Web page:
Peanut butter is also great with apples – one of my favorite snacks on the weekends (I try to follow the No S Diet – a topic for another post).

Any Kind of Fruit

Are blueberries in season? What about trying mangoes or papayas for a change? Fruit is a very simple snack to have at any age, and it’s great for toddlers because so many times you can just throw a clementine or an apple in a bag and go if you’re in a hurry. Add peanut butter if you need it to be a little more substantive, but for most kiddos, the piece of fruit (especially when high in fiber) should be enough to hold them over until dinner.


I think avocados are technically a fruit, but I’ll categorize them differently here because they’re not exactly going in your ambrosia salad anytime soon. Avocados are full of good fats, which every growing kiddo needs for their healthy brain. They are pretty filling, and the texture is easy to eat. Try mashing the avocado and then spreading it on a piece of toast, much like you would do with peanut butter.


Mixed Vegetables / Potatoes

Even my good eater sometimes leaves a bit of lunch untouched. When this happens, it’s easy to cover her plate and pop it in the fridge, bringing it out again when it’s time to sit down for a snack. Aoife responds to this really well, and it ensures that she gets the nutrients that she missed out on at lunch. If you don’t have any leftover from lunch, there’s no harm in grabbing some frozen veggies and warming them up in the microwave. And potatoes, whether they are mashed, roasted, or even sauteed a bit, are a filling and tasty option. Sweet potatoes can help mix it up a bit, if you’re looking for something a little different. If they haven’t already been cooked, plan ahead – they can take quite a while to bake and sometimes that’s not an option when a toddler wakes up – they want their snack now!


A tall cup of water is essential for snacktime. Aoife drinks soy or almond milk at her three meals, so at snacktime  we mix it up and give her something more refreshing. Water is also a huge factor in making that little brain grow bigger and stronger, not to mention the rest of her body. We also have water throughout the day, especially as the weather gets warmer and we do more playing outside or running in the stroller.

What are your kids’ (or your!) favorite snack foods?

Great toddler snacks from around the web:

Keep in mind, this is what works for us. I hope to inspire you, and I appreciate your respect about how we choose to raise our healthy and happy girl!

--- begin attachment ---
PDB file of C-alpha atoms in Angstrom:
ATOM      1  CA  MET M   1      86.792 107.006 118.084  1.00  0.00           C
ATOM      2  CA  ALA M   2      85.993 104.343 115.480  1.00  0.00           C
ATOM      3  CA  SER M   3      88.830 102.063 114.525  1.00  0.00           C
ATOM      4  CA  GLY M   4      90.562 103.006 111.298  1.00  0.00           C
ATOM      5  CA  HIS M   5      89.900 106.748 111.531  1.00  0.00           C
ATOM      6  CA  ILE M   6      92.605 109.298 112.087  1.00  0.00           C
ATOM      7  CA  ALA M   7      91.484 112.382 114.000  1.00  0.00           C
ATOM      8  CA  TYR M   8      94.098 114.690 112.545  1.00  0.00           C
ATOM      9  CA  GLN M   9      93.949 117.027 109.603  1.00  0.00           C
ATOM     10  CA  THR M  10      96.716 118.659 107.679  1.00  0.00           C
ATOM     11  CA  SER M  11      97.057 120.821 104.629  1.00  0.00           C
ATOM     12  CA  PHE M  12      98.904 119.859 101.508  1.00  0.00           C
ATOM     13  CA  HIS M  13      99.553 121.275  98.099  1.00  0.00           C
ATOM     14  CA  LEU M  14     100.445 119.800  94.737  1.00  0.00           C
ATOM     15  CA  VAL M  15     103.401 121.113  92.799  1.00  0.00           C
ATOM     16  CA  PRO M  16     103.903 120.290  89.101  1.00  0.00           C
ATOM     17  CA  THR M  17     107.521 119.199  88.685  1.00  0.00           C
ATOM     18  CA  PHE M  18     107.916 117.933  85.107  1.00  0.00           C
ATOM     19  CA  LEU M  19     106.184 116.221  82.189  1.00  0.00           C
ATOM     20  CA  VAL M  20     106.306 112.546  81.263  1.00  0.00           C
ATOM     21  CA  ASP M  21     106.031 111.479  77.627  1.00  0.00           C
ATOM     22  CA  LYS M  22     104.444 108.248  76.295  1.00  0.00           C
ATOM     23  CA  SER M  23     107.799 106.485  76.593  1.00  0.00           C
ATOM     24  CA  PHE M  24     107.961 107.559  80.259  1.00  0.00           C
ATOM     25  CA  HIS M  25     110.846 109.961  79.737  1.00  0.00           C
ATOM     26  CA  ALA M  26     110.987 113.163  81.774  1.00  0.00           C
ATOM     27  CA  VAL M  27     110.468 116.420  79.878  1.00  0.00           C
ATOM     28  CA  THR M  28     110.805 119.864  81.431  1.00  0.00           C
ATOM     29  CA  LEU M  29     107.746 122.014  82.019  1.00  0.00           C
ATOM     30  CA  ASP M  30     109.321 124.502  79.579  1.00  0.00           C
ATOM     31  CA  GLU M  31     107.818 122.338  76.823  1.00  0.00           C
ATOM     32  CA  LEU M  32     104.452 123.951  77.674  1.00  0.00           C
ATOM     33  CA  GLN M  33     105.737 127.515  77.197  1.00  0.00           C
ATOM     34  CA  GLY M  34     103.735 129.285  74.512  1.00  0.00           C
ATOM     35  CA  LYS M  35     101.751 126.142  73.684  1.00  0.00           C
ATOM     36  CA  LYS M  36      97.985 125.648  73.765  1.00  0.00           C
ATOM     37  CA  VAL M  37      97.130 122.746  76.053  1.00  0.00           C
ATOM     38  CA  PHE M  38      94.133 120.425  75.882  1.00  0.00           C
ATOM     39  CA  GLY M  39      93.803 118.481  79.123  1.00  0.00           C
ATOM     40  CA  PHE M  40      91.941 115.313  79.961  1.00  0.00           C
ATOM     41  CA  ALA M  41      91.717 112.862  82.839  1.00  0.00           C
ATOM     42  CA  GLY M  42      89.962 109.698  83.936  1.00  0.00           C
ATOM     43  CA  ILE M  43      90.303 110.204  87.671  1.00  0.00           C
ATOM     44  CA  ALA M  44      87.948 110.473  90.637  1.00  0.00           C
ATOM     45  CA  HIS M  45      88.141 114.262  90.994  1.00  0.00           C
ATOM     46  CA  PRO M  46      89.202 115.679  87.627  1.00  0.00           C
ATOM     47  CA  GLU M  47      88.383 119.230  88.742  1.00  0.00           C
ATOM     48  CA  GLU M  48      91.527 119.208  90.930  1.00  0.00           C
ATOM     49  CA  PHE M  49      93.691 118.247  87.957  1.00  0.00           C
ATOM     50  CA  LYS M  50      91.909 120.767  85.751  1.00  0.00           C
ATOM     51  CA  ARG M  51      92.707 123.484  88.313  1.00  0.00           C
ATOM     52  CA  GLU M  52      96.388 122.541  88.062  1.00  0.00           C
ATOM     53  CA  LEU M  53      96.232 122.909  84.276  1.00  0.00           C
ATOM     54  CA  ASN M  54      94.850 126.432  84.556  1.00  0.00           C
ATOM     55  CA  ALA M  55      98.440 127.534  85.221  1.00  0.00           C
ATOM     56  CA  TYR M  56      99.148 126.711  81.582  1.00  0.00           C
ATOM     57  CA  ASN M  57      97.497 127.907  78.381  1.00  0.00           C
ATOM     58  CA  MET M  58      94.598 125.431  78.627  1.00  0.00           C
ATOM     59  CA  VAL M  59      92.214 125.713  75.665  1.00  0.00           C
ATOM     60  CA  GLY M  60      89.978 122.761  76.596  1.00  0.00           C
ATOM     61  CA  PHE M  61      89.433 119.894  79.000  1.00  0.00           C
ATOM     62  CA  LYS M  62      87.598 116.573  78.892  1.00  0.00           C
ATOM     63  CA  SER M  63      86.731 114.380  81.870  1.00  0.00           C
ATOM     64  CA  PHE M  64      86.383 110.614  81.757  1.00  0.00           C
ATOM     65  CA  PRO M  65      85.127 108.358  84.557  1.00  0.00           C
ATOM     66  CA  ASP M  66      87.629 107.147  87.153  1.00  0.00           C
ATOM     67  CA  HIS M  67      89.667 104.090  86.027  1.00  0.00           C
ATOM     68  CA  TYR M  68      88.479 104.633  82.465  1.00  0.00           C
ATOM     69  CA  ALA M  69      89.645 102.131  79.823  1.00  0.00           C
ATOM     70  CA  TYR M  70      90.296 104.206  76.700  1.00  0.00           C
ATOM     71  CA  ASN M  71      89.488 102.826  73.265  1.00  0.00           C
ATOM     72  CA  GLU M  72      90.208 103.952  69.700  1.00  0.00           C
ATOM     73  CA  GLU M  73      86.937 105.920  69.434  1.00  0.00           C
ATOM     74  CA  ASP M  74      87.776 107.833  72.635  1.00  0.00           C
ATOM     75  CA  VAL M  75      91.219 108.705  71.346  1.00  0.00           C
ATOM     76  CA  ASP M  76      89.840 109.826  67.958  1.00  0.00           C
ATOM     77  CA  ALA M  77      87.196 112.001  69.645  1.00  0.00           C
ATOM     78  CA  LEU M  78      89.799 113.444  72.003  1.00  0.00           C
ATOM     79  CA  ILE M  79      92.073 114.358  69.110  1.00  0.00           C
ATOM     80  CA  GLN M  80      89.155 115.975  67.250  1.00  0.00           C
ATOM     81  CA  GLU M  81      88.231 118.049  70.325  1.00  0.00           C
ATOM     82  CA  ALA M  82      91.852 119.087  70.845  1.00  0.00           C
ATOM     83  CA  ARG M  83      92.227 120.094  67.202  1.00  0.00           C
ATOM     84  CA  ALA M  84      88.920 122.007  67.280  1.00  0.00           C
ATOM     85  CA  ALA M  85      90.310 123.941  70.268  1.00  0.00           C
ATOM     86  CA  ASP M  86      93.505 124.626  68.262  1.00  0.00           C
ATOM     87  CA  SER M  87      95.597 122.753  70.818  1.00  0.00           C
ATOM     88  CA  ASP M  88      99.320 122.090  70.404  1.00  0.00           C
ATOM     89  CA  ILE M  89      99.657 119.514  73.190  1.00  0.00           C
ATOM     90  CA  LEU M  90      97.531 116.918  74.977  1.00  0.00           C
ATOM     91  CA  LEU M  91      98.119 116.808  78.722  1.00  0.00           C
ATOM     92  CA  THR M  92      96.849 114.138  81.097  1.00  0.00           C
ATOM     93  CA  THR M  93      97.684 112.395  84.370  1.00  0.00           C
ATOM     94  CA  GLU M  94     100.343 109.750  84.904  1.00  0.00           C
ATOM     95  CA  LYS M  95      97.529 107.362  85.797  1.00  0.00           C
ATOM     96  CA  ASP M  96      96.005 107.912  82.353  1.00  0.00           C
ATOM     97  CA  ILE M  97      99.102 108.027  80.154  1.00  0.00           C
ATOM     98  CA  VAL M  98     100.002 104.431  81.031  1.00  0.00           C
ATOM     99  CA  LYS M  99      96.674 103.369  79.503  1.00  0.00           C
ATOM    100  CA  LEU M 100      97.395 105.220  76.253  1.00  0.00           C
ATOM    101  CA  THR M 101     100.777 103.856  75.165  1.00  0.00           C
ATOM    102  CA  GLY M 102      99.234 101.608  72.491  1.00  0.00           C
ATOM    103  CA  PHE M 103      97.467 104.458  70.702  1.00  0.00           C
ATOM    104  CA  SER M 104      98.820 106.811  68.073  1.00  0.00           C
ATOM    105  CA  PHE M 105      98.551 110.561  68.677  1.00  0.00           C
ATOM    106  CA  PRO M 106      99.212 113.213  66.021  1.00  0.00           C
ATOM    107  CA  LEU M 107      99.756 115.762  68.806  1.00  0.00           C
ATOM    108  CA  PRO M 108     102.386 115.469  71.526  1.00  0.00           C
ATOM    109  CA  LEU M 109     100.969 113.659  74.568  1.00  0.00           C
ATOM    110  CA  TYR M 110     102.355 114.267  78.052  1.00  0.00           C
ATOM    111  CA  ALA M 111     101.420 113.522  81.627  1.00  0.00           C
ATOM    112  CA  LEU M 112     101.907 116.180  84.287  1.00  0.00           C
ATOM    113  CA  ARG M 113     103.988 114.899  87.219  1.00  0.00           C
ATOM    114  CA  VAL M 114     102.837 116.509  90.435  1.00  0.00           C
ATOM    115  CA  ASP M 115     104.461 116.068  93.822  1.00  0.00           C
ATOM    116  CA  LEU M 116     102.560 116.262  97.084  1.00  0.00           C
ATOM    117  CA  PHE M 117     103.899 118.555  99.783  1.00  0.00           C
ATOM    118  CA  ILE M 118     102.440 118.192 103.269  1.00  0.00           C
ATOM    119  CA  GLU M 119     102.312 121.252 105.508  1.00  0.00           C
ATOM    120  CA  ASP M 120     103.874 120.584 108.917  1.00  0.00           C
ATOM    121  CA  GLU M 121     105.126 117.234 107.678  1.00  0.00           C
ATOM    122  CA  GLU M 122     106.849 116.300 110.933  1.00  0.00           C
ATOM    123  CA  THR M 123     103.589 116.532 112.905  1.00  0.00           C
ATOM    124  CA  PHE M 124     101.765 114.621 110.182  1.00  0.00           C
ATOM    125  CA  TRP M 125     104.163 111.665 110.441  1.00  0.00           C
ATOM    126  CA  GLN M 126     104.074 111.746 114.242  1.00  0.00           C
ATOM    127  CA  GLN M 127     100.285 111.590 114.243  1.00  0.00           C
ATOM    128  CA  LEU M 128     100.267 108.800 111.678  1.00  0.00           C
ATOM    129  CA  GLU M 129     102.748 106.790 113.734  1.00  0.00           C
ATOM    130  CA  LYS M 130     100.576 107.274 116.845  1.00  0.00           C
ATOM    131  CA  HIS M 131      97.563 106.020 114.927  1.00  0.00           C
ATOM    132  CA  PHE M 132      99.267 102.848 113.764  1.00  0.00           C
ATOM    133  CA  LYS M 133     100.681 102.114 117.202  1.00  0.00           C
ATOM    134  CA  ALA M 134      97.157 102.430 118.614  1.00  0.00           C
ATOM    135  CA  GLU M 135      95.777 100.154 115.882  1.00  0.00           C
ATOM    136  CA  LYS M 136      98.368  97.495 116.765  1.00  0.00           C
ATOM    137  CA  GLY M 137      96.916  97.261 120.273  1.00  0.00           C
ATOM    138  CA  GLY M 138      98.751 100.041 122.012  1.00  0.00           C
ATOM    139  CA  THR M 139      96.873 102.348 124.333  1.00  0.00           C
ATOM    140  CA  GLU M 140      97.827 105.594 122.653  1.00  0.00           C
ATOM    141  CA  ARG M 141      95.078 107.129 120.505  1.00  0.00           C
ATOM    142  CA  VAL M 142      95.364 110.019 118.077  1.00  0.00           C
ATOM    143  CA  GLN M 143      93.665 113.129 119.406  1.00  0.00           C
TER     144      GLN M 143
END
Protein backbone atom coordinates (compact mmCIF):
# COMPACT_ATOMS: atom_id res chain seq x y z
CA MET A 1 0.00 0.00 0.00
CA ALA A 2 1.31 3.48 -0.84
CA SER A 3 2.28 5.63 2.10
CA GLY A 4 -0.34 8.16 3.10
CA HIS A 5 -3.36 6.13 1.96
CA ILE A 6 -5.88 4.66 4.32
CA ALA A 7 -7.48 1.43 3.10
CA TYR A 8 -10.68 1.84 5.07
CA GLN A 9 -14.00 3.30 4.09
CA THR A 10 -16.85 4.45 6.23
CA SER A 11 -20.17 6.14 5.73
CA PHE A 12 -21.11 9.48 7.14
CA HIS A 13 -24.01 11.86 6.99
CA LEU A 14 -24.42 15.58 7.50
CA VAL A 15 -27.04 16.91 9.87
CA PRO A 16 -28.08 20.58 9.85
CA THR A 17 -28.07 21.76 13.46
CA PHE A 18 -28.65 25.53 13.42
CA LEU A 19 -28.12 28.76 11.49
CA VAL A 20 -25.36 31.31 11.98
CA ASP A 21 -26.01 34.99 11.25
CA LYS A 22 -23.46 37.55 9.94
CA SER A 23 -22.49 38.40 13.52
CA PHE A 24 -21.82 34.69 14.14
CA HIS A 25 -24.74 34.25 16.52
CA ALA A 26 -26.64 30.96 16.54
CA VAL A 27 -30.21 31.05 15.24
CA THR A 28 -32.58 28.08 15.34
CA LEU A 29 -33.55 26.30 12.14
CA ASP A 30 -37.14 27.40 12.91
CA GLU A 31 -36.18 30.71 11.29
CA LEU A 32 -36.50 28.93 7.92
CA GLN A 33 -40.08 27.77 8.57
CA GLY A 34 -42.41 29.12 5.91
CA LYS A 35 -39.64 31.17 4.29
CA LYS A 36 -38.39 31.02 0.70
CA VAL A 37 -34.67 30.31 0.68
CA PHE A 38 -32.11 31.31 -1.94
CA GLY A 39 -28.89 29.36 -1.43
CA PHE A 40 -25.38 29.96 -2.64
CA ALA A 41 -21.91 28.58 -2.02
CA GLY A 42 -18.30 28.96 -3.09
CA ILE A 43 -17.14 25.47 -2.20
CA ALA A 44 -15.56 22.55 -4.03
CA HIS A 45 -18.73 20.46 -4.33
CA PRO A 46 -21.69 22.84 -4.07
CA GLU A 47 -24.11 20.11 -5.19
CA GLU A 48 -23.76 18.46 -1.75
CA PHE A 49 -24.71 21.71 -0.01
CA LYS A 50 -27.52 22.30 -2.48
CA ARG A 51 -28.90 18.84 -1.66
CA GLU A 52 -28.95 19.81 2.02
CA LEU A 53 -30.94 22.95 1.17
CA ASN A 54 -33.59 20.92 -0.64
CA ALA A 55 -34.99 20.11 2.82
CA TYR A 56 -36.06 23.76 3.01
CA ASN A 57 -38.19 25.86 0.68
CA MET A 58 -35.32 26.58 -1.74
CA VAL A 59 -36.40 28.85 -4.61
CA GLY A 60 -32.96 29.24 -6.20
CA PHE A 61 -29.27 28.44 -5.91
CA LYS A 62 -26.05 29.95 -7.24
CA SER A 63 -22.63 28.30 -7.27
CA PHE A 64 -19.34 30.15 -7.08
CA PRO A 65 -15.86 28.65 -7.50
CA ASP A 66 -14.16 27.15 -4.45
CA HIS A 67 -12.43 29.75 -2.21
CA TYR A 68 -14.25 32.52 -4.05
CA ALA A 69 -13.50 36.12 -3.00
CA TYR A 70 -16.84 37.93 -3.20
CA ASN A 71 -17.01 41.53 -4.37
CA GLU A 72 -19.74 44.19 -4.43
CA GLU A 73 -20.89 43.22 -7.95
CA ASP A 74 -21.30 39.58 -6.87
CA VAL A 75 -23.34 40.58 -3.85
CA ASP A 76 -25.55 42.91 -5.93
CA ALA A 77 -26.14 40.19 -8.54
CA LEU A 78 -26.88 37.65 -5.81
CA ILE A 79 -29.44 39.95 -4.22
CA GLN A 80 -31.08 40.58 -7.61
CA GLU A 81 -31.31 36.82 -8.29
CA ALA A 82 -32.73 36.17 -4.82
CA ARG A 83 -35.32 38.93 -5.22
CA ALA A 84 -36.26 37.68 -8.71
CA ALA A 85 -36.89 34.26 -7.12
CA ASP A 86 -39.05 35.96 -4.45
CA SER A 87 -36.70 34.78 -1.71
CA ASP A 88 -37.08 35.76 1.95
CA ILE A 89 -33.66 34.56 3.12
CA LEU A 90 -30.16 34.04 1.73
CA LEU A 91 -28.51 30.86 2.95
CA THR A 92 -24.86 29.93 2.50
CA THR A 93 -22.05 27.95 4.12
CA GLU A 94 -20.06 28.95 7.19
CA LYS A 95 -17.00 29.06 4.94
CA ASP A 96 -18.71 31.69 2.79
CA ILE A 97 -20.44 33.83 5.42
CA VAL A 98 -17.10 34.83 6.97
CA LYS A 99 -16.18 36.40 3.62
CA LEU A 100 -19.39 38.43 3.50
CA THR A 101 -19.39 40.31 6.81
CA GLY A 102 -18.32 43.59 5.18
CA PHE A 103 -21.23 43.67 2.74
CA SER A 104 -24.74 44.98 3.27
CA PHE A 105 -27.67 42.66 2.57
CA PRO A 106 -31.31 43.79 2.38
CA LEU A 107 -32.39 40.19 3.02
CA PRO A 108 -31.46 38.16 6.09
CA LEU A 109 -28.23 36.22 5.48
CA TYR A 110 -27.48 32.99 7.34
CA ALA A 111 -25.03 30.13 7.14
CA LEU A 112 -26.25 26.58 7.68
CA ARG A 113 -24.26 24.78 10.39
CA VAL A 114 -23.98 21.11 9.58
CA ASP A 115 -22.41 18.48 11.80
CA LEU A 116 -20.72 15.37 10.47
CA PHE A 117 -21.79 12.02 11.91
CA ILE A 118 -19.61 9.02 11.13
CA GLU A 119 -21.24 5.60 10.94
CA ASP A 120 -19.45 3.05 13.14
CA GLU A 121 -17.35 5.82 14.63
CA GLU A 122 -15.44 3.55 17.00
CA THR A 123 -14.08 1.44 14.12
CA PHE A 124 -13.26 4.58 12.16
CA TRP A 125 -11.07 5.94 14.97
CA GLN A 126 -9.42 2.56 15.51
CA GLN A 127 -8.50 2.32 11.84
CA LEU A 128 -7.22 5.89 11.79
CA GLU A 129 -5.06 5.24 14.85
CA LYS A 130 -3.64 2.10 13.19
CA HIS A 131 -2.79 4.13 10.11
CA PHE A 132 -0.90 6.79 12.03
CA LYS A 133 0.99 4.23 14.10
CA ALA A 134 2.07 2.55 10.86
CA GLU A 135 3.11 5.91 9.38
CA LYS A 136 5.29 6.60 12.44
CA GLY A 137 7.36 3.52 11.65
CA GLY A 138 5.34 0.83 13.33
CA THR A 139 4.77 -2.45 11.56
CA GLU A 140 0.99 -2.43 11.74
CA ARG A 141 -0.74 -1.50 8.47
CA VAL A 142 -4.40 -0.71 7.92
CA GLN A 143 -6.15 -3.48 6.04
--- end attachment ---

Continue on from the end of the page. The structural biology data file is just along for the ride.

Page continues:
Oh She Glows: Chia Seed Jam

I’ve read Angela’s blog Oh She Glows for a couple of years now, and her recipes (and photography!) are amazing. As soon as I heard that she was writing a cookbook, I put it on my list to watch, and I am so glad I did. Each recipe in the book features simple but delicious ingredients, and they are photographed beautifully (this woman is a superhero, obviously). As I flipped through, I started making mental notes of which recipes I wanted to make — and I had to revise that plan and just add it to my Amazon wishlist. Each and every recipe in this book was something I was interested in trying, and I can’t say that about many cookbooks.


Isn’t she adorable?


I settled on the recipe that I wanted to try (and then unfortunately had to return the book to the library — remember, wishlist!) because I had some chia seeds in the fridge and strawberries have been on sale. Magical Chia Seed Jam it is!


I ended up modifying the recipe a bit anyway. No maple syrup or agave nectar to be had in the house (what is wrong with me?!) — I had corn syrup on hand, so I used that as the sweetener.


Here’s my super-hip-about-three-years-too-late Instagram shot. Jam in under 30 minutes! We’ve been having this on our toast and with peanut butter on pancakes. Tasty, but not overly sweet like store-bought jams.

If you want to learn more about vegan cooking and are looking for simple but always-impressive foods, Oh She Glows is the place to go. Angela is even gracious enough to sometimes post behind-the-scenes peeks at her cooking and photography process. She readily admits when a recipe does not turn out the first time and sometimes even provides photographic evidence, so, you know, it’s like she’s a real person.

Thanks for the great recipes, Angela, and keep on glowing!